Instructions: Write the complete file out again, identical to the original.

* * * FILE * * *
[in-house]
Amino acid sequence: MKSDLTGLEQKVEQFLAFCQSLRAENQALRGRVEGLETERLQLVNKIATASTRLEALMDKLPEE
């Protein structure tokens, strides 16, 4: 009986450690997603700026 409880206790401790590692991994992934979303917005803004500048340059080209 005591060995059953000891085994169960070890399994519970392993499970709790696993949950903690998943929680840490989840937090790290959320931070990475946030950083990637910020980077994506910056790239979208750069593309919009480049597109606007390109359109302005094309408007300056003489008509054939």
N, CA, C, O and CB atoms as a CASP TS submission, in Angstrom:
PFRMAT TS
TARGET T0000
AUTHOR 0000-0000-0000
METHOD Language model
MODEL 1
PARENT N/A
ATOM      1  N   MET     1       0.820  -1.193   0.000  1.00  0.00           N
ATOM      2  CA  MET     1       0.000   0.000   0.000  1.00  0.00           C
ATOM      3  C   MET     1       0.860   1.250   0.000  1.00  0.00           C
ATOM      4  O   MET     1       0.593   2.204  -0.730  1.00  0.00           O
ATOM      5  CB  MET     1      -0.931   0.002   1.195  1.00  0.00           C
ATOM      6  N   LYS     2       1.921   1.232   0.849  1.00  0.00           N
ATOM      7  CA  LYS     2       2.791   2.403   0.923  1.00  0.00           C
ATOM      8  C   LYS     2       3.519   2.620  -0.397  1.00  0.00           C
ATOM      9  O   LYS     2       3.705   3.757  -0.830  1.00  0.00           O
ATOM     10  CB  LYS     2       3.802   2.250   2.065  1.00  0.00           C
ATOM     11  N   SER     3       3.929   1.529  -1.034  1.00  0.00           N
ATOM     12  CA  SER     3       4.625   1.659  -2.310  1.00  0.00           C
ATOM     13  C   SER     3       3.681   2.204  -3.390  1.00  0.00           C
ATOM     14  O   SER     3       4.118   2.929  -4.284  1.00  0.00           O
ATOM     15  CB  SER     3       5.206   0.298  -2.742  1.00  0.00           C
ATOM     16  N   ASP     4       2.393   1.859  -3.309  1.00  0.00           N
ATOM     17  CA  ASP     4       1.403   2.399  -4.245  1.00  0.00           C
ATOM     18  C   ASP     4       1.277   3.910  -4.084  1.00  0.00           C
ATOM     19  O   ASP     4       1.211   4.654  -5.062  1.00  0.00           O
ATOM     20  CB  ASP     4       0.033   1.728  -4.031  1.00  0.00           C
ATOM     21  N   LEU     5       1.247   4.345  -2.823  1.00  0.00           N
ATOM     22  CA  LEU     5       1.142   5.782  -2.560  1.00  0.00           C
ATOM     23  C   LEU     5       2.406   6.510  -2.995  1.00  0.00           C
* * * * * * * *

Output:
[in-house]
Amino acid sequence: MKSDLTGLEQKVEQFLAFCQSLRAENQALRGRVEGLETERLQLVNKIATASTRLEALMDKLPEE
């Protein structure tokens, strides 16, 4: 009986450690997603700026 409880206790401790590692991994992934979303917005803004500048340059080209 005591060995059953000891085994169960070890399994519970392993499970709790696993949950903690998943929680840490989840937090790290959320931070990475946030950083990637910020980077994506910056790239979208750069593309919009480049597109606007390109359109302005094309408007300056003489008509054939």
N, CA, C, O and CB atoms as a CASP TS submission, in Angstrom:
PFRMAT TS
TARGET T0000
AUTHOR 0000-0000-0000
METHOD Language model
MODEL 1
PARENT N/A
ATOM      1  N   MET     1       0.820  -1.193   0.000  1.00  0.00           N
ATOM      2  CA  MET     1       0.000   0.000   0.000  1.00  0.00           C
ATOM      3  C   MET     1       0.860   1.250   0.000  1.00  0.00           C
ATOM      4  O   MET     1       0.593   2.204  -0.730  1.00  0.00           O
ATOM      5  CB  MET     1      -0.931   0.002   1.195  1.00  0.00           C
ATOM      6  N   LYS     2       1.921   1.232   0.849  1.00  0.00           N
ATOM      7  CA  LYS     2       2.791   2.403   0.923  1.00  0.00           C
ATOM      8  C   LYS     2       3.519   2.620  -0.397  1.00  0.00           C
ATOM      9  O   LYS     2       3.705   3.757  -0.830  1.00  0.00           O
ATOM     10  CB  LYS     2       3.802   2.250   2.065  1.00  0.00           C
ATOM     11  N   SER     3       3.929   1.529  -1.034  1.00  0.00           N
ATOM     12  CA  SER     3       4.625   1.659  -2.310  1.00  0.00           C
ATOM     13  C   SER     3       3.681   2.204  -3.390  1.00  0.00           C
ATOM     14  O   SER     3       4.118   2.929  -4.284  1.00  0.00           O
ATOM     15  CB  SER     3       5.206   0.298  -2.742  1.00  0.00           C
ATOM     16  N   ASP     4       2.393   1.859  -3.309  1.00  0.00           N
ATOM     17  CA  ASP     4       1.403   2.399  -4.245  1.00  0.00           C
ATOM     18  C   ASP     4       1.277   3.910  -4.084  1.00  0.00           C
ATOM     19  O   ASP     4       1.211   4.654  -5.062  1.00  0.00           O
ATOM     20  CB  ASP     4       0.033   1.728  -4.031  1.00  0.00           C
ATOM     21  N   LEU     5       1.247   4.345  -2.823  1.00  0.00           N
ATOM     22  CA  LEU     5       1.142   5.782  -2.560  1.00  0.00           C
ATOM     23  C   LEU     5       2.406   6.510  -2.995  1.00  0.00           C